Welcome to Achieving Competence Today (ACT) an innovative curriculum in health care systems and quality improvement. ACT is a program of Partnerships for Quality Education (www.pqe.org) a national initiative of The Robert Wood Johnson Foundation.
The ACT model, which is preparing residents, graduate nursing students, and other trainees to address the performance challenges of the future, has three essential elements:
- An intensive, action-based learning curriculum that teaches learners about systems and practice improvement.
- Interdisciplinary learning through collaboration on a quality improvement project.
- Connecting the learners with the institution’s senior quality leadership.
There is little argument that today’s clinicians need to be competent in systems and practice improvement and in working collaboratively with colleagues from other disciplines. The challenge is how to do this in a way that engages learners. The ACT curriculum is designed to link learners, who provide the majority of care in academic health centers, with those in their organization whose mandate it is to improve quality. The ACT model is designed to test whether linking residents, graduate nursing students, and other trainees with quality improvement leadership, giving them the tools they need to design solutions to the real world problems, and structuring their work so that they see the power and the necessity of collaboration can be a significant force for change in the nation’s academic health centers.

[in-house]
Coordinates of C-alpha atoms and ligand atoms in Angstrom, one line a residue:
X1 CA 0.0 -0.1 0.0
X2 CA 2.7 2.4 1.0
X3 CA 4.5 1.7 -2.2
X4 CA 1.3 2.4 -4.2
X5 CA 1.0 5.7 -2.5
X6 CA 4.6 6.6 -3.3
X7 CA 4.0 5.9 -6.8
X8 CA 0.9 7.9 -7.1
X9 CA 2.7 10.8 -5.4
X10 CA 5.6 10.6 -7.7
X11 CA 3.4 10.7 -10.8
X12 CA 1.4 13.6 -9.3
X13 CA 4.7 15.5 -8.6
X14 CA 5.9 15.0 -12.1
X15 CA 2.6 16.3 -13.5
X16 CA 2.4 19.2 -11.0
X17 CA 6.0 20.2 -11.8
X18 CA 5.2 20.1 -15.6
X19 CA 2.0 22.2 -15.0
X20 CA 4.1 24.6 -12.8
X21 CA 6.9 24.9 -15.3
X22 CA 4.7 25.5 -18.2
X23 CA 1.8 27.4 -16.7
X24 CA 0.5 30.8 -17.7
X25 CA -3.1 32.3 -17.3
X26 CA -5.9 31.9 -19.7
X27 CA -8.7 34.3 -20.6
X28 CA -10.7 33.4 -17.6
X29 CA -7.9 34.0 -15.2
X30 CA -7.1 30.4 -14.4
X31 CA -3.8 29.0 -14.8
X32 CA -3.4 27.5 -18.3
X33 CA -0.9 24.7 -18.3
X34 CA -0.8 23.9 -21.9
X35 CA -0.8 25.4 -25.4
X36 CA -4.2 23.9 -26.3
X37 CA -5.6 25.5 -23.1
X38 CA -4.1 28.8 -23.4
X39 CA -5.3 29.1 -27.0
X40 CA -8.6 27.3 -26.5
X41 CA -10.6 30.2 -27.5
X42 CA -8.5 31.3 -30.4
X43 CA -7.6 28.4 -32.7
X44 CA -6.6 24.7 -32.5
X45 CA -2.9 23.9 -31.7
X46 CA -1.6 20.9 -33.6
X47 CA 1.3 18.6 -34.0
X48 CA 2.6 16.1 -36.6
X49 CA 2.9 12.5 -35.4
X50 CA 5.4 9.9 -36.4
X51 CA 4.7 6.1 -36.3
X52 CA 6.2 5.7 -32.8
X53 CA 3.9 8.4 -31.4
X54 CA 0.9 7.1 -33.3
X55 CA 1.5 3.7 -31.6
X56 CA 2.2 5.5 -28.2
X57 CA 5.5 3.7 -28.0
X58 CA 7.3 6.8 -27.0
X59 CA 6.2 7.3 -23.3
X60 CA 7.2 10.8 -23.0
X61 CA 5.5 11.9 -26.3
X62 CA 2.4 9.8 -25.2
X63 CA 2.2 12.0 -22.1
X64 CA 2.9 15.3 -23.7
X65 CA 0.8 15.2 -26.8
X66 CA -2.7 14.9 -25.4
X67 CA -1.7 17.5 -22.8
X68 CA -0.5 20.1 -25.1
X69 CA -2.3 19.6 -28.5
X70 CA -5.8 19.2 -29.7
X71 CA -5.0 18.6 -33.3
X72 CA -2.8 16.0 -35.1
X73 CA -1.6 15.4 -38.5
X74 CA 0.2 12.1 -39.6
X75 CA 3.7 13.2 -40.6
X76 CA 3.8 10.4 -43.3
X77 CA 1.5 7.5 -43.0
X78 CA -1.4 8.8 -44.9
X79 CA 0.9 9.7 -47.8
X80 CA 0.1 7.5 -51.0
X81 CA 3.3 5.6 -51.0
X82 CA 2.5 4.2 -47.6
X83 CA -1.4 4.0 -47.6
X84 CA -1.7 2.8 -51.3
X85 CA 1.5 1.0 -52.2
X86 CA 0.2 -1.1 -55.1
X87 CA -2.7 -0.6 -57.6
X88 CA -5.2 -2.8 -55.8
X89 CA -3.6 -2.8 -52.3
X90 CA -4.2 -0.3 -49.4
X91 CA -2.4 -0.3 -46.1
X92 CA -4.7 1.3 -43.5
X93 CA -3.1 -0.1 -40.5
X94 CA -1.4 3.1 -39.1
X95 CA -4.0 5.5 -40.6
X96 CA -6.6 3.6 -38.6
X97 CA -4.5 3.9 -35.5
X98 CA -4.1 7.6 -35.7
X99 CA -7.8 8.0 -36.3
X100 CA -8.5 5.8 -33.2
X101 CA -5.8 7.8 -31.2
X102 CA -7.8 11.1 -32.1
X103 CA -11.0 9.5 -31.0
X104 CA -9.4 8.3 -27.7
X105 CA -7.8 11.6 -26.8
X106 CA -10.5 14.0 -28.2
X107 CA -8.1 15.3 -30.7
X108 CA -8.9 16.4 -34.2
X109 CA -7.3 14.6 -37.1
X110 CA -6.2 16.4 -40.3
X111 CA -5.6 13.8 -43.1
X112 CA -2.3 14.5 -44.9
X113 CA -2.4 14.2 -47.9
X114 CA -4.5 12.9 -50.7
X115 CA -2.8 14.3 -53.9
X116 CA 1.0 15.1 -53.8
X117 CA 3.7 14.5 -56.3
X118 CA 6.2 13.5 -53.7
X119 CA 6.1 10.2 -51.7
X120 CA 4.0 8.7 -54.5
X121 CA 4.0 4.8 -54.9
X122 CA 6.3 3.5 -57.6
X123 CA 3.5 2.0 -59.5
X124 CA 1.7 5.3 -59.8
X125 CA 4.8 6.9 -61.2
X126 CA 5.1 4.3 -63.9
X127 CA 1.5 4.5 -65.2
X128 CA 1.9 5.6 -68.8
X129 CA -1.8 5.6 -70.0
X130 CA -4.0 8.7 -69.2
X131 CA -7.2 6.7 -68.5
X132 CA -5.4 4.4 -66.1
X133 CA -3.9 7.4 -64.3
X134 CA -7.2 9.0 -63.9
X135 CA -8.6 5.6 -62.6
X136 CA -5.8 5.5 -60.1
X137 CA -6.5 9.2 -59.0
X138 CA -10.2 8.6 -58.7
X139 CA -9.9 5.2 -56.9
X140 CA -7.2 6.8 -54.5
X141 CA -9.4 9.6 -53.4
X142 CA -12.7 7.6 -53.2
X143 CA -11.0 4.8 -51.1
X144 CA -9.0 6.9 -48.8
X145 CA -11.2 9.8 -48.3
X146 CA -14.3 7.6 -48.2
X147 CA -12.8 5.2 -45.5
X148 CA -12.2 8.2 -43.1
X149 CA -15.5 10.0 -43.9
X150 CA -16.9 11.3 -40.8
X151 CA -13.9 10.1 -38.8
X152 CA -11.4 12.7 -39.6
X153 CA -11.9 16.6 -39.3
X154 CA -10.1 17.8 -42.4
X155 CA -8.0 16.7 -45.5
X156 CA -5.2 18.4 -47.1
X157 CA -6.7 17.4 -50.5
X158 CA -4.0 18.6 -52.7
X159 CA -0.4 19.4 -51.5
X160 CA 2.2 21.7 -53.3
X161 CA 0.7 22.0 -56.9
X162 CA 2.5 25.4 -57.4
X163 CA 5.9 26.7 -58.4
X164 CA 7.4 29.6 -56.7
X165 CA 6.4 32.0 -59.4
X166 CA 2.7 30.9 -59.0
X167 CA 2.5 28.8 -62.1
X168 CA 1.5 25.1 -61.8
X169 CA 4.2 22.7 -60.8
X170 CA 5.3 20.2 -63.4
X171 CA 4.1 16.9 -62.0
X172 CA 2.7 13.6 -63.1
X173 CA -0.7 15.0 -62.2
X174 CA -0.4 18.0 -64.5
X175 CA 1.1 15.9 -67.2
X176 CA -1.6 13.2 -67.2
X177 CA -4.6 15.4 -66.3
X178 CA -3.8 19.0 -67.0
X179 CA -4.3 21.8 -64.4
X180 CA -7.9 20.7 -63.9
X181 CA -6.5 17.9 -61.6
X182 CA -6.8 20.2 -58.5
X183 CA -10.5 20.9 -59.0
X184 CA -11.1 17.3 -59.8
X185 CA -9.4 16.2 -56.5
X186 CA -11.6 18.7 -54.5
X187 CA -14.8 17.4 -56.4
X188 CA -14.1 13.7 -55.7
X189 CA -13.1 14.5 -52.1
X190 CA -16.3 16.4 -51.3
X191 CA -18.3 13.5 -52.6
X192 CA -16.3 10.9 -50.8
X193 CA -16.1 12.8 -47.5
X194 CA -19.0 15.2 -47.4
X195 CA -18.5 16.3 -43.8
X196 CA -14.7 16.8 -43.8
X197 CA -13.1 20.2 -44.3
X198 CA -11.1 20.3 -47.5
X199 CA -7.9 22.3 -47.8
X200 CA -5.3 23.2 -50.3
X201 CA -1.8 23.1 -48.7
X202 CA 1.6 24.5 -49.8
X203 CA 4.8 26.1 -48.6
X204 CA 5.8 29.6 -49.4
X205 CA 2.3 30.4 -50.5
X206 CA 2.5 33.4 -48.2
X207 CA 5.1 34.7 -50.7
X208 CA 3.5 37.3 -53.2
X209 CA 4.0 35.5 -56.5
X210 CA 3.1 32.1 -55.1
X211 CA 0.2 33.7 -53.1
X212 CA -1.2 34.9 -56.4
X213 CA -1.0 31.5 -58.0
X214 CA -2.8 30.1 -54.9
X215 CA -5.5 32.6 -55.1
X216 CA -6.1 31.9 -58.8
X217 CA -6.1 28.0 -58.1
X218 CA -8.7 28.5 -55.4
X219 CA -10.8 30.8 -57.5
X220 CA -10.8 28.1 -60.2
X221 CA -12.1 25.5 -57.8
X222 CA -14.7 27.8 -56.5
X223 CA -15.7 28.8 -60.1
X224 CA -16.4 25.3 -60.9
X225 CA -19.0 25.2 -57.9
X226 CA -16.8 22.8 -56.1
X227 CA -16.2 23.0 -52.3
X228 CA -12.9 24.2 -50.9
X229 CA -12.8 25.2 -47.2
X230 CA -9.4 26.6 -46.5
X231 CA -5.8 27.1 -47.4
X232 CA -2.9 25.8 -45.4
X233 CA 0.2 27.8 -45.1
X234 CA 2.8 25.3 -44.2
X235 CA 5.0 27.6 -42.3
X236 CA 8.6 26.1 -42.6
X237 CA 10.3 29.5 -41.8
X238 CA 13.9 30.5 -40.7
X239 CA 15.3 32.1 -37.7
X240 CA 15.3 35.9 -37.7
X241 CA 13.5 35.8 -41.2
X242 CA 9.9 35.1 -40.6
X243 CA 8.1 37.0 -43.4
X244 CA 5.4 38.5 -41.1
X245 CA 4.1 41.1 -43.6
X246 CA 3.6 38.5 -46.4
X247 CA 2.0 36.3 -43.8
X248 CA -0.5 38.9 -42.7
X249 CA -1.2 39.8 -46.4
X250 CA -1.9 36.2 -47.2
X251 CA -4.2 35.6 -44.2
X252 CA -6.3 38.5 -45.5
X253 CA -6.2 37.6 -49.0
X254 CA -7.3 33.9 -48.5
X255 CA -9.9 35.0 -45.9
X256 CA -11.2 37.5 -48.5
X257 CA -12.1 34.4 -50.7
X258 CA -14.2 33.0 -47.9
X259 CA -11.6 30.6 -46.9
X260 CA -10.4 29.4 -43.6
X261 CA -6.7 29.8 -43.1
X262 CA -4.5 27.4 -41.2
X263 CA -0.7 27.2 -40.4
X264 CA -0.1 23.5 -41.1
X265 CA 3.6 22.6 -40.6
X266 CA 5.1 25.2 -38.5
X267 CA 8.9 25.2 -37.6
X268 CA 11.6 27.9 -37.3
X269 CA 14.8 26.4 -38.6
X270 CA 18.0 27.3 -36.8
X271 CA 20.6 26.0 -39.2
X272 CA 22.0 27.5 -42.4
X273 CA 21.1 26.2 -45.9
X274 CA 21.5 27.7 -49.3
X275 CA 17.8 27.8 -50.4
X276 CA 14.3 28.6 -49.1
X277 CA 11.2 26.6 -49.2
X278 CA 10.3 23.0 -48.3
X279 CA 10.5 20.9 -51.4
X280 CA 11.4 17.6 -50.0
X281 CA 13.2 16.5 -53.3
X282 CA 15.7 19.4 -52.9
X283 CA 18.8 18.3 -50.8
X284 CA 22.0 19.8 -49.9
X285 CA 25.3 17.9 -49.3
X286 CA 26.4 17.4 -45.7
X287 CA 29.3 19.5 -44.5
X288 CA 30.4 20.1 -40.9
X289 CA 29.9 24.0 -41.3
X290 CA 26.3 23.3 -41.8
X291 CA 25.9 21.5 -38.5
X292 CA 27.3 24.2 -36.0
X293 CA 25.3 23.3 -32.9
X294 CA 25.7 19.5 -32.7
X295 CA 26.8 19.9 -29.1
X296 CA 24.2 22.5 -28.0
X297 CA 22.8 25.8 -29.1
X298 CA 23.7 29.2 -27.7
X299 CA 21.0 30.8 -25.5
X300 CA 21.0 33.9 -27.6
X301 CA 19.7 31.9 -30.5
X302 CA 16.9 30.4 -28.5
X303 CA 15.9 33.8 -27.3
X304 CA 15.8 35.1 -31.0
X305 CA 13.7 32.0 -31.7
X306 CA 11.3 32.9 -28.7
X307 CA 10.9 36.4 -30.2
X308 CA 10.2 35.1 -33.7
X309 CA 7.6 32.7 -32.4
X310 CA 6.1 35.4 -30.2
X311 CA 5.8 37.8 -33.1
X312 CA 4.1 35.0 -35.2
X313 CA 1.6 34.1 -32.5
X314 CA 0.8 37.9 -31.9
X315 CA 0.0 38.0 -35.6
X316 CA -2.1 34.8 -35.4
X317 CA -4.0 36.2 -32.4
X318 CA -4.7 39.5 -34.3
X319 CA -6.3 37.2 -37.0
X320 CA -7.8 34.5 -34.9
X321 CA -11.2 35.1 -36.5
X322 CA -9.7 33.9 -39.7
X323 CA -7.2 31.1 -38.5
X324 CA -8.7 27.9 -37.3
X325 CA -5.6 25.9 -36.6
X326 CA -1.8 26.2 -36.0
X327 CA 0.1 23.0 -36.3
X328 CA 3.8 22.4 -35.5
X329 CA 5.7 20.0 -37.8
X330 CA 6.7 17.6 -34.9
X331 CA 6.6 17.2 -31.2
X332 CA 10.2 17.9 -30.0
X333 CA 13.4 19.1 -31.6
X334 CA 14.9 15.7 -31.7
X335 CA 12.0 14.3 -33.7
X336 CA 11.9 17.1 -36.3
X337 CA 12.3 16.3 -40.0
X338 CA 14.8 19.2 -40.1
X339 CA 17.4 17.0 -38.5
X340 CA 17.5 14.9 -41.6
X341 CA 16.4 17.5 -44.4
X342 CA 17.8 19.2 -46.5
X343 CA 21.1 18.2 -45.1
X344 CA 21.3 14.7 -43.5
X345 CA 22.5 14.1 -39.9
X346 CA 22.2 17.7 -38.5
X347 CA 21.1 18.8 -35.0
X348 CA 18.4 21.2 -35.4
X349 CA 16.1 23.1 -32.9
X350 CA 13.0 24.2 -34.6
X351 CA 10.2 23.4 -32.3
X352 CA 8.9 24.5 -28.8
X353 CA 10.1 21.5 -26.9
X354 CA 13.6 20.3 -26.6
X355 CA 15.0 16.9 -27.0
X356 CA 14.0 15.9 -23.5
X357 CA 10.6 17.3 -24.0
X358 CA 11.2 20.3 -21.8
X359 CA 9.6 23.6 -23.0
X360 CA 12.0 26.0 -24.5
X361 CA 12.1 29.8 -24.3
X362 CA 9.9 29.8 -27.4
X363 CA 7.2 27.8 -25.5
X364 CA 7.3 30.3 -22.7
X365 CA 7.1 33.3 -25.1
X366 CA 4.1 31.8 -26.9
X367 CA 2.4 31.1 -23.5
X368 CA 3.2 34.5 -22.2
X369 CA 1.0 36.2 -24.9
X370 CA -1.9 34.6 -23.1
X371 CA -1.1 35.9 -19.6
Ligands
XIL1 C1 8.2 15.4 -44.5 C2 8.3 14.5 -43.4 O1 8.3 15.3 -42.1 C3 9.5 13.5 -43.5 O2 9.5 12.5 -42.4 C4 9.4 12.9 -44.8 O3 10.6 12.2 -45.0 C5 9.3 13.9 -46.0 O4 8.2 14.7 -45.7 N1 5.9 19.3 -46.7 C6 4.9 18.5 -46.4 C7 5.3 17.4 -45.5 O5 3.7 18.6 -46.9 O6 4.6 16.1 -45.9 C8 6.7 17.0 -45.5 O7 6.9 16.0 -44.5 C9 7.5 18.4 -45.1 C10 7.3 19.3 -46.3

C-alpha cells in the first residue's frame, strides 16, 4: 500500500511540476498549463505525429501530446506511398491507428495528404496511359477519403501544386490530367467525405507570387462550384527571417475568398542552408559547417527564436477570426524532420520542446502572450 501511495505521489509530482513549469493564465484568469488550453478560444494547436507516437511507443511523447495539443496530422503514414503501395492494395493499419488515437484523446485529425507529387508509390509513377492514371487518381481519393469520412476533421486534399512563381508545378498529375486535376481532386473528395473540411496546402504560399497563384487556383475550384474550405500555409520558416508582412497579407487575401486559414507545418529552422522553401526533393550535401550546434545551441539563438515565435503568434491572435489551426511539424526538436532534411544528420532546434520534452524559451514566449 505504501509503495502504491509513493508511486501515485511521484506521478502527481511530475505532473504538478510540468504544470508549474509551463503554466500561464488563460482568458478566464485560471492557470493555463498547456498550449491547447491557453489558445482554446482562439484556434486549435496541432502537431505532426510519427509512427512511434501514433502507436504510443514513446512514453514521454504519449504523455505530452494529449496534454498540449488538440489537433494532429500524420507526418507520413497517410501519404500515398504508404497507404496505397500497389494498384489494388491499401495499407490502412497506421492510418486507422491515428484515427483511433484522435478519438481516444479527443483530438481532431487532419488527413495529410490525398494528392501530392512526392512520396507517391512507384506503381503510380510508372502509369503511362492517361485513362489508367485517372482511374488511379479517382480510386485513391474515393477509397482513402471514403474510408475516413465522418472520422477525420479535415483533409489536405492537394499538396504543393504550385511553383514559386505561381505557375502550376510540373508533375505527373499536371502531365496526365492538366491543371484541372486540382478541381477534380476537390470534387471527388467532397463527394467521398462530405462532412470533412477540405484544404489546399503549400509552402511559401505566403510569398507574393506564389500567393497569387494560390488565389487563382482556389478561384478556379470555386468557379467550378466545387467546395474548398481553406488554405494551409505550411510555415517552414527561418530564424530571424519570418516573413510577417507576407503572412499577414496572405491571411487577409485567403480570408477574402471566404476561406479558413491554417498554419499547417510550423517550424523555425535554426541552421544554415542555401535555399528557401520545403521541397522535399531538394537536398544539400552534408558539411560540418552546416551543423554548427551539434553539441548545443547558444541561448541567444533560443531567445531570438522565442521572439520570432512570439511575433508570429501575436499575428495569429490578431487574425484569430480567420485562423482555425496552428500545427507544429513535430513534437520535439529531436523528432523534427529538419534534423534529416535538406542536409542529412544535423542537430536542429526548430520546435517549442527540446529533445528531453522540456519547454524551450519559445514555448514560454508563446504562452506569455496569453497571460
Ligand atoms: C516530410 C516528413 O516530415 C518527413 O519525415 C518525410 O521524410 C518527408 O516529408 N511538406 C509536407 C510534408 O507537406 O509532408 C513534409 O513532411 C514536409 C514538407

Over the last year, 12 of the nation’s top academic health centers have tested the ACT model with over 150 learners from multiple disciplines. This year, 14 institutions will continue to refine the ACT model. The ACT 2005 initiative generated enthusiasm among both learners and leaders. The goal of ACT 2006 is to see if this enthusiasm can translate into on-going gains in competence and substantive contributions to improving quality in the pilot institutions.
For more information on ACT, please click on the “Inquiry” tab on the left.